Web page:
In this months spotlight series, KERV is celebrating Black History Month by focusing it’s attention on local Black business owners, content creators and entrepreneurs. This week we’re proud to introduce you to Justin Roque of Third Coast Collective.
How did you get to this point?
2015 was a big year for me. I got engaged, got a new job with UT Athletics and on the brink of a move to Austin. It was a welcomed change, as I was feeling complacent in Houston and was in need of a new start. I’d always loved Austin; friends and I would make frequent trips during college. The culture was intriguing, much different from Houston. I was excited for the new beginning. Once I arrived and got settled in, my wife and I couldn’t stay in the house. Hiking, trying new restaurants, paddle-boarding (didn’t know this was a thing!). But one thing was strikingly clear, I was usually the only black person in the space. The more we went out, the more it became evident. Although Austin thrived on many fronts, it lacked in racial diversity and inclusion. Obviously, this was an issue, but I didn’t know how to tackle it or if I could. It took me awhile to find my footing in Austin.
It wasn’t until we took a trip to Oakland where it clicked for me. The friend who we were visiting took me to a function thrown by a local minority-operated collective. The setting was a gritty alley between buildings. The crowd, people from various walks of life and different disciplines. All coming together to exchange culture and tap into something bigger than themselves.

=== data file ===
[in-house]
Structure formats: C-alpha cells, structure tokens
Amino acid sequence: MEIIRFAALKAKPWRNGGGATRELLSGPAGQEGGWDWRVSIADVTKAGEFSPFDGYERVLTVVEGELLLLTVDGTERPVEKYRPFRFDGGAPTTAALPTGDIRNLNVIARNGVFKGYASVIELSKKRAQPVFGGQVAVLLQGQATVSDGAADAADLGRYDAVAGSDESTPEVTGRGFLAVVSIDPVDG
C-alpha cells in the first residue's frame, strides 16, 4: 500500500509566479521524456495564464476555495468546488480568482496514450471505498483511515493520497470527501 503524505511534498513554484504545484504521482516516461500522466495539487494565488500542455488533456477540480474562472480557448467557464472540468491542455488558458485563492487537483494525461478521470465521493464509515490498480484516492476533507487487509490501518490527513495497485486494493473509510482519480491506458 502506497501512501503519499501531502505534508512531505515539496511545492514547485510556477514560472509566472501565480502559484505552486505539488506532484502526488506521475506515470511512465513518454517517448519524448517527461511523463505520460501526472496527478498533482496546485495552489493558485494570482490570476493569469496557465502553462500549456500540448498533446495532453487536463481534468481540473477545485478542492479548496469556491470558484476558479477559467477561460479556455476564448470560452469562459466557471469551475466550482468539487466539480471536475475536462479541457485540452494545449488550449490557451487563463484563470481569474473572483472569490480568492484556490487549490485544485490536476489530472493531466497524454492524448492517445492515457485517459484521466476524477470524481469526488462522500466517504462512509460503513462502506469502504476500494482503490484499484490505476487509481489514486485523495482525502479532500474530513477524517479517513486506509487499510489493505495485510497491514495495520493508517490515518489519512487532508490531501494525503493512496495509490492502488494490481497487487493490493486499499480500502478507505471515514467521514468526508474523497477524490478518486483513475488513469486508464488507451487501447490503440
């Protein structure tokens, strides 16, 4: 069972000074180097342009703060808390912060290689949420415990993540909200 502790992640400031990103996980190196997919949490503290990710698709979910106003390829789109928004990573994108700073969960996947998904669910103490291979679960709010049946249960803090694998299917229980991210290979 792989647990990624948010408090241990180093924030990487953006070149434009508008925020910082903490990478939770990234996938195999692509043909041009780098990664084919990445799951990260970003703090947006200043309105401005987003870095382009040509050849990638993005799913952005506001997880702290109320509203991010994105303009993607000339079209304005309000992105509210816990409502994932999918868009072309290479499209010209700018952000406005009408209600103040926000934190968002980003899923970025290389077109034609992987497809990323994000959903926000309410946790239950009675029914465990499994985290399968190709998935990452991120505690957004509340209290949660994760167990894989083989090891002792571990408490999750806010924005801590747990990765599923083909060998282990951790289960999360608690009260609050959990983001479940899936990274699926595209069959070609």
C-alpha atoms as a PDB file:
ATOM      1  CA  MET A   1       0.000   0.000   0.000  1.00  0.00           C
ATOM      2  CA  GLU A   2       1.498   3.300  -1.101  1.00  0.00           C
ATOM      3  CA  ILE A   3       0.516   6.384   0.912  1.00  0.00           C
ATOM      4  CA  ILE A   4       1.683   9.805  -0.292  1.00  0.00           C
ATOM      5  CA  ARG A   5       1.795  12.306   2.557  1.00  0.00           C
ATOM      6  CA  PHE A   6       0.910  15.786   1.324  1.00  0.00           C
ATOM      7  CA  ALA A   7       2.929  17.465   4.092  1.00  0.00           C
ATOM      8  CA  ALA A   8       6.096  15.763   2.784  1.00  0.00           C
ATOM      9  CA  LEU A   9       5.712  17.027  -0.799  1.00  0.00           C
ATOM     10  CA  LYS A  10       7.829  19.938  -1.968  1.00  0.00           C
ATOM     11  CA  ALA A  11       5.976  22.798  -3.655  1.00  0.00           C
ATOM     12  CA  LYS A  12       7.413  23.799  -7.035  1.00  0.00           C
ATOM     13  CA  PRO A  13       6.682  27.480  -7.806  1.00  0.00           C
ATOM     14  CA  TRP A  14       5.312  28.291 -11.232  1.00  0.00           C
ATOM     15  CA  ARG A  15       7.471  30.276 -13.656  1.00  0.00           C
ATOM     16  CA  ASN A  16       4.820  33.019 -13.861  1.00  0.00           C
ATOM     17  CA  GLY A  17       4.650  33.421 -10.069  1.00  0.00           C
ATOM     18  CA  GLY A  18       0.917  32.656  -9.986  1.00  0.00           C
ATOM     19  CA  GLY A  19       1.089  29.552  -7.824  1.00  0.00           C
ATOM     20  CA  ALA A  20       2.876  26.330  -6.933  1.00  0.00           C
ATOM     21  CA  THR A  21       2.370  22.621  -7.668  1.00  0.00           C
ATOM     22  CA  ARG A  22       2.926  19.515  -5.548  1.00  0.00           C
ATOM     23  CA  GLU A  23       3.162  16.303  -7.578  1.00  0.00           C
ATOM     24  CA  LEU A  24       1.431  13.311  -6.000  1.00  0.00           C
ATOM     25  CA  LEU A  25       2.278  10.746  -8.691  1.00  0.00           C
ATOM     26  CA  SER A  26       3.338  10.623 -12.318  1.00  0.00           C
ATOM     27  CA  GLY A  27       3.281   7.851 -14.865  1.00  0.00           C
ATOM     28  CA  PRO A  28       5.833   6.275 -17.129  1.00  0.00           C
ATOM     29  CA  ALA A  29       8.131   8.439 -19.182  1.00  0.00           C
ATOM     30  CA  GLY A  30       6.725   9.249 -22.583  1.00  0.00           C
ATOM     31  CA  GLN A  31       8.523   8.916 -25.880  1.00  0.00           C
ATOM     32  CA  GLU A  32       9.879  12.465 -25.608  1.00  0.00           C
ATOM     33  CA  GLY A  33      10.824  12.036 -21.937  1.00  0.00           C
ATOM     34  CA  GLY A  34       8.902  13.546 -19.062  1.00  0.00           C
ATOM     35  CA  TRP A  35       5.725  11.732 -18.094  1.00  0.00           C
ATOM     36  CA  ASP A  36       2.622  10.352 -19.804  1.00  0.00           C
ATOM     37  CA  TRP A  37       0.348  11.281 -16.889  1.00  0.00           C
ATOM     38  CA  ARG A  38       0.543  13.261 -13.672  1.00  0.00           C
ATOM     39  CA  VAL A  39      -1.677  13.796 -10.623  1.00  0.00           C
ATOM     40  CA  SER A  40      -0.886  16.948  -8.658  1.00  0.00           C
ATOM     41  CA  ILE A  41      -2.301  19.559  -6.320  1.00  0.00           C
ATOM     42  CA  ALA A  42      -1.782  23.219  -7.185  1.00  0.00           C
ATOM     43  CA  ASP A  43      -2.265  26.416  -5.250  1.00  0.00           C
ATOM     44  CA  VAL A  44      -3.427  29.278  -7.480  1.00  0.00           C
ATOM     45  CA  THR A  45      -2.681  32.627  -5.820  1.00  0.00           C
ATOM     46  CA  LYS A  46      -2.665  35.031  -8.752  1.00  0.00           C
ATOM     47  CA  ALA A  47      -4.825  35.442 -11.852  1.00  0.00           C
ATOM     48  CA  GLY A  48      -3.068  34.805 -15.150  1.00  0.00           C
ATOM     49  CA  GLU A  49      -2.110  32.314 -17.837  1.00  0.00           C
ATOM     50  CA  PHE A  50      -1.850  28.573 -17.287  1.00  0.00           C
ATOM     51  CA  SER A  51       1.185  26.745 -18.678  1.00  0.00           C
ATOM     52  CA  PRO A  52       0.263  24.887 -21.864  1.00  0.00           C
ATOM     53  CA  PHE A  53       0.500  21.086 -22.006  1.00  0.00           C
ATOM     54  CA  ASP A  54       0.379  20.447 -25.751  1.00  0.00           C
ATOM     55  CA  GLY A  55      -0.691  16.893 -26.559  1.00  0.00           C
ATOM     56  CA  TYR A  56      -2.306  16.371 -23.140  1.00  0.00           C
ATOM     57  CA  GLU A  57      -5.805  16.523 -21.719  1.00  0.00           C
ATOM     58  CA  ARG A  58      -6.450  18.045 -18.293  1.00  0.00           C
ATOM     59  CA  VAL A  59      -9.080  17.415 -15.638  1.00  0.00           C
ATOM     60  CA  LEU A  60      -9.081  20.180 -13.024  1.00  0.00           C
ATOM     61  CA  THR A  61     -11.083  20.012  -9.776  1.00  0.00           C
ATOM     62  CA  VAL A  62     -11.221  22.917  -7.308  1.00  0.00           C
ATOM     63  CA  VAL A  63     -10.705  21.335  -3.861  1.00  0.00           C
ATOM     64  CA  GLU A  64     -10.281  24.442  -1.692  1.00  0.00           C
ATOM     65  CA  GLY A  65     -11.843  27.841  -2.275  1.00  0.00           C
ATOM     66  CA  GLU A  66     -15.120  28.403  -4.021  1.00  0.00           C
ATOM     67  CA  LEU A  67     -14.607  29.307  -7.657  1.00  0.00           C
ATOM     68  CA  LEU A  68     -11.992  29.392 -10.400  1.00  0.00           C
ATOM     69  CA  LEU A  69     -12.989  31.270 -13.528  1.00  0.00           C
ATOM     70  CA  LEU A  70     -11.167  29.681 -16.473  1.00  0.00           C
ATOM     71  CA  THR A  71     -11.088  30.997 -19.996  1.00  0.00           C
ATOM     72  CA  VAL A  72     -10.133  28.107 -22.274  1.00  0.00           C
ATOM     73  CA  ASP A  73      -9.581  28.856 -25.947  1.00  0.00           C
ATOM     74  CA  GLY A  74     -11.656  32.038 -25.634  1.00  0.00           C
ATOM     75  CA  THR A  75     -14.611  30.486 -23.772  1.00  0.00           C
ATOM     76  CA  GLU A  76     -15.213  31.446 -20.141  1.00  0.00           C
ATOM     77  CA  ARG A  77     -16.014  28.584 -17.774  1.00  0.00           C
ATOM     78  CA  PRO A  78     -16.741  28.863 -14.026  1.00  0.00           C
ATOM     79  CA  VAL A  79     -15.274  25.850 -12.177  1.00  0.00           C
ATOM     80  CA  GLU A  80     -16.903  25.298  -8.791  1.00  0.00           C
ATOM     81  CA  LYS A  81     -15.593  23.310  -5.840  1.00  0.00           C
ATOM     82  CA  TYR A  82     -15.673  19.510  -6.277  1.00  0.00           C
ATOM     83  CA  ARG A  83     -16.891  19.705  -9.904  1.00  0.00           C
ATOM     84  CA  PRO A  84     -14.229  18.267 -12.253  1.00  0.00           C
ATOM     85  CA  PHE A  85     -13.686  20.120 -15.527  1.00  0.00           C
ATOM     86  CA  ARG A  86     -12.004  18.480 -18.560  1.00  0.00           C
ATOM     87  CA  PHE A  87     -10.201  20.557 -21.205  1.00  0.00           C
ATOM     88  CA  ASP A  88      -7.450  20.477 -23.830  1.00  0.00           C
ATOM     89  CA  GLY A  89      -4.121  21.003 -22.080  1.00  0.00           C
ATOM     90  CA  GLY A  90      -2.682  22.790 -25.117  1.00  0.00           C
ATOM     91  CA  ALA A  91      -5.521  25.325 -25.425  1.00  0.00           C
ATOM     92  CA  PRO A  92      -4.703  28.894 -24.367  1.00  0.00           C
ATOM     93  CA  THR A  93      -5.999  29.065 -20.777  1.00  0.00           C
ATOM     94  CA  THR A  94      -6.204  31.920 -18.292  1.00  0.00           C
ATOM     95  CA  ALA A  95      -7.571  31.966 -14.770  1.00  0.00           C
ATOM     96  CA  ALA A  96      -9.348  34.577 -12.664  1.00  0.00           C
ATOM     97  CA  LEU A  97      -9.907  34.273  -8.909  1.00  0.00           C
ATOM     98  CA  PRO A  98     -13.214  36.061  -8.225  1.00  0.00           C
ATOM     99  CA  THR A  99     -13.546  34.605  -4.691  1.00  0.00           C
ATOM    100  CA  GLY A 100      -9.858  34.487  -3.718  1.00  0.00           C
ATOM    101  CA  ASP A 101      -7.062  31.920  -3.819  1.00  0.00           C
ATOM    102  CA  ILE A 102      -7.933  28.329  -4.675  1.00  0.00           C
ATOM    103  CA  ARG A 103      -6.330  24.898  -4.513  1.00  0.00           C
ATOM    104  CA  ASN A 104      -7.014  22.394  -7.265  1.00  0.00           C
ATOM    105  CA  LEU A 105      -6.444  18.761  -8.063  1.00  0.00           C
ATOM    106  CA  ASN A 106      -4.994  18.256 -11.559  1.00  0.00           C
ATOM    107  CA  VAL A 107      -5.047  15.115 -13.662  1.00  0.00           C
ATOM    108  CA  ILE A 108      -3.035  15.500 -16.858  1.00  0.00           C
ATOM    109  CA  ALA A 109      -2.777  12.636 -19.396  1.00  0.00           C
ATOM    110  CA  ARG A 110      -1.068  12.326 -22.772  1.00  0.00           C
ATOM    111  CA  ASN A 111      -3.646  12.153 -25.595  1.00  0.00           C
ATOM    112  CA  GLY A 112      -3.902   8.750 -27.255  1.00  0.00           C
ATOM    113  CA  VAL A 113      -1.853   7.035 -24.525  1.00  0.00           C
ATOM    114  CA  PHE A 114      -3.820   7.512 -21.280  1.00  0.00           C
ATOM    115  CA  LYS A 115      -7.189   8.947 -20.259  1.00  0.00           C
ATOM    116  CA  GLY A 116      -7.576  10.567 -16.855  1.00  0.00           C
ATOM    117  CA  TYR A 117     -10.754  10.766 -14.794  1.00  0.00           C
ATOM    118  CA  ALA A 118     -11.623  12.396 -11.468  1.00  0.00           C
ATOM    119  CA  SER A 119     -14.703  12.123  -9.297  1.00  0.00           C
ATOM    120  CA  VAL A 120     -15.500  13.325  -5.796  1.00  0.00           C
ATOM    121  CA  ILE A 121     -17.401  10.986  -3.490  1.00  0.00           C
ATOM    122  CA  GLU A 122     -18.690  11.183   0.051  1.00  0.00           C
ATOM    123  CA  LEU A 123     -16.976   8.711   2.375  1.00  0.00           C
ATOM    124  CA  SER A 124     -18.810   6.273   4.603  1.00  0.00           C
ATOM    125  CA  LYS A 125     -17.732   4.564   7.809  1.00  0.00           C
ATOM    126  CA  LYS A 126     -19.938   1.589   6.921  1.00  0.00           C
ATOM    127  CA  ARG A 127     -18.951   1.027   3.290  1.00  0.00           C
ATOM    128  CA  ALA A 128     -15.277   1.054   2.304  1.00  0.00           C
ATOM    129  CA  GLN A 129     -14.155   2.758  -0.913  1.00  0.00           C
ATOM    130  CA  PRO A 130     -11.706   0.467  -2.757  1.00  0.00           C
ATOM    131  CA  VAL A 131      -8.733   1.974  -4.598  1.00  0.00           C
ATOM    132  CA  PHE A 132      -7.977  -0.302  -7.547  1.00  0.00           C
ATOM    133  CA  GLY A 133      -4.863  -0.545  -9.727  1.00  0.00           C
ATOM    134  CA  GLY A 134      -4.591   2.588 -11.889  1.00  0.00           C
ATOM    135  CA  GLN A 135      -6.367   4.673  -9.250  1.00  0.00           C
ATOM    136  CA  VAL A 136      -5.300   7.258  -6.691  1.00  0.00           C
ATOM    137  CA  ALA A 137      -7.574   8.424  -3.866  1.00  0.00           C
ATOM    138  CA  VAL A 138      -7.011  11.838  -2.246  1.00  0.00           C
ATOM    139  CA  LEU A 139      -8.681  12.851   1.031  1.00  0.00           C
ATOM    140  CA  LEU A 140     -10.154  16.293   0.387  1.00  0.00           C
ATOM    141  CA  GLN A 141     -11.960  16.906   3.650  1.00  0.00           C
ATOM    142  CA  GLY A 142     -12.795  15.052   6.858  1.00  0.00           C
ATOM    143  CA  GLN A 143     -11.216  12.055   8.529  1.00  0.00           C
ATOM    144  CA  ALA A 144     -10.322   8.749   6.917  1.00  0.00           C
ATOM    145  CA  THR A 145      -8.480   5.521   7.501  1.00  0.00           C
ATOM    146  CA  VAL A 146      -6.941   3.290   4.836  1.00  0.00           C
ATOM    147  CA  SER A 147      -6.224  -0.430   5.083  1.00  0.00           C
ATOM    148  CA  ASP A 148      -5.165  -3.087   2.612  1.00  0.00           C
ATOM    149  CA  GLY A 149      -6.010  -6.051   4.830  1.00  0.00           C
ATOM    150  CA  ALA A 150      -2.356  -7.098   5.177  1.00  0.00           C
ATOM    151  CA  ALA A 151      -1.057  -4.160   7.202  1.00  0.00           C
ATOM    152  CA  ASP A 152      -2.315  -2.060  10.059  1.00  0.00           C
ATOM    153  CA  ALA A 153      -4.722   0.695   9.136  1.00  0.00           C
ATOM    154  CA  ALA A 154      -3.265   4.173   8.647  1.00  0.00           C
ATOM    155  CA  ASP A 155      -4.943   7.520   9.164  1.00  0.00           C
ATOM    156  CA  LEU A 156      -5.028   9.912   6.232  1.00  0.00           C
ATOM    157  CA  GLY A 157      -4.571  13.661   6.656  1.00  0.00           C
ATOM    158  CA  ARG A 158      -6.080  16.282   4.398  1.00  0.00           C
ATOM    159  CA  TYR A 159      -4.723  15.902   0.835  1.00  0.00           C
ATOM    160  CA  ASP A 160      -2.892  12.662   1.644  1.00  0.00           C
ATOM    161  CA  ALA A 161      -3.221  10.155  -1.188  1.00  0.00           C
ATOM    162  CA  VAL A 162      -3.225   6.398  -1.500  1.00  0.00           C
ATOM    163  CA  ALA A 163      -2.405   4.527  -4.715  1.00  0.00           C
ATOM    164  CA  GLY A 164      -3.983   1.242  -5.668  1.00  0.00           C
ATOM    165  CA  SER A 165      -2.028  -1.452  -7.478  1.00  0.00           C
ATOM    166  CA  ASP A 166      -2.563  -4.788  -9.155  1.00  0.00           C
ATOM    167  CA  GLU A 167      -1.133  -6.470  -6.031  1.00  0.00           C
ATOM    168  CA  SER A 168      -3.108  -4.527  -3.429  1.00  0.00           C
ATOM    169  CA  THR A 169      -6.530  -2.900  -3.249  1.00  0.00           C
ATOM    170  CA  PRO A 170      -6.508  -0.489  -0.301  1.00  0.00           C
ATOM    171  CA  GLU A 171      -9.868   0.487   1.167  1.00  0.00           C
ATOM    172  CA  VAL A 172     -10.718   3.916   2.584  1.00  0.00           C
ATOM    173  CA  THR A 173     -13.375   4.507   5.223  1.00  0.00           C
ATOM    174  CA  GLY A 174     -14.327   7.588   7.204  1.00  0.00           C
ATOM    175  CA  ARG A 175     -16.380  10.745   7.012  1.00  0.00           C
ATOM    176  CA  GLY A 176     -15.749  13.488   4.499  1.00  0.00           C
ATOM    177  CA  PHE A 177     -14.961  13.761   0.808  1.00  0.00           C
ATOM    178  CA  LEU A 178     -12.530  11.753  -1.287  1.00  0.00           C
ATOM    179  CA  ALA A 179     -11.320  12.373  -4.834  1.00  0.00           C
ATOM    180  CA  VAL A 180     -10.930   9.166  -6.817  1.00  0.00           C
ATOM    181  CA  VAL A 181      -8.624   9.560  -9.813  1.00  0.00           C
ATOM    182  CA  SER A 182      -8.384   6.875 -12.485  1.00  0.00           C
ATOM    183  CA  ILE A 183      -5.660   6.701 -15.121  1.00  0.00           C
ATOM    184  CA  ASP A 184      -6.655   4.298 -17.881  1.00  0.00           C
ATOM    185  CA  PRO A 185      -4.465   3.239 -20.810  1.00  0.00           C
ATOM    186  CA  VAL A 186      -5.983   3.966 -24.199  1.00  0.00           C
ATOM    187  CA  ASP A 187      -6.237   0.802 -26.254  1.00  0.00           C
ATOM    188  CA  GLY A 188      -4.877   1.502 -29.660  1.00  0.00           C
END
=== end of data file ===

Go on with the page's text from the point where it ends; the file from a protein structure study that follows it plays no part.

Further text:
I was hooked. There, Third Coast Collective was born.
What matters most to you?
What matters the most is making an impact in my community. The mission of Third Coast Collective is to create inclusive spaces for minority professionals through diverse events. Inclusion sustains diversity. If people don’t feel like they belong at their work, where they live, or where they socialize…they’ll leave. I want to build that platform where people of color can feel safe enough to disengage and don’t feel they have to code-switch outside the office. I want to help facilitate a space where they can connect with like-minded people that look like them.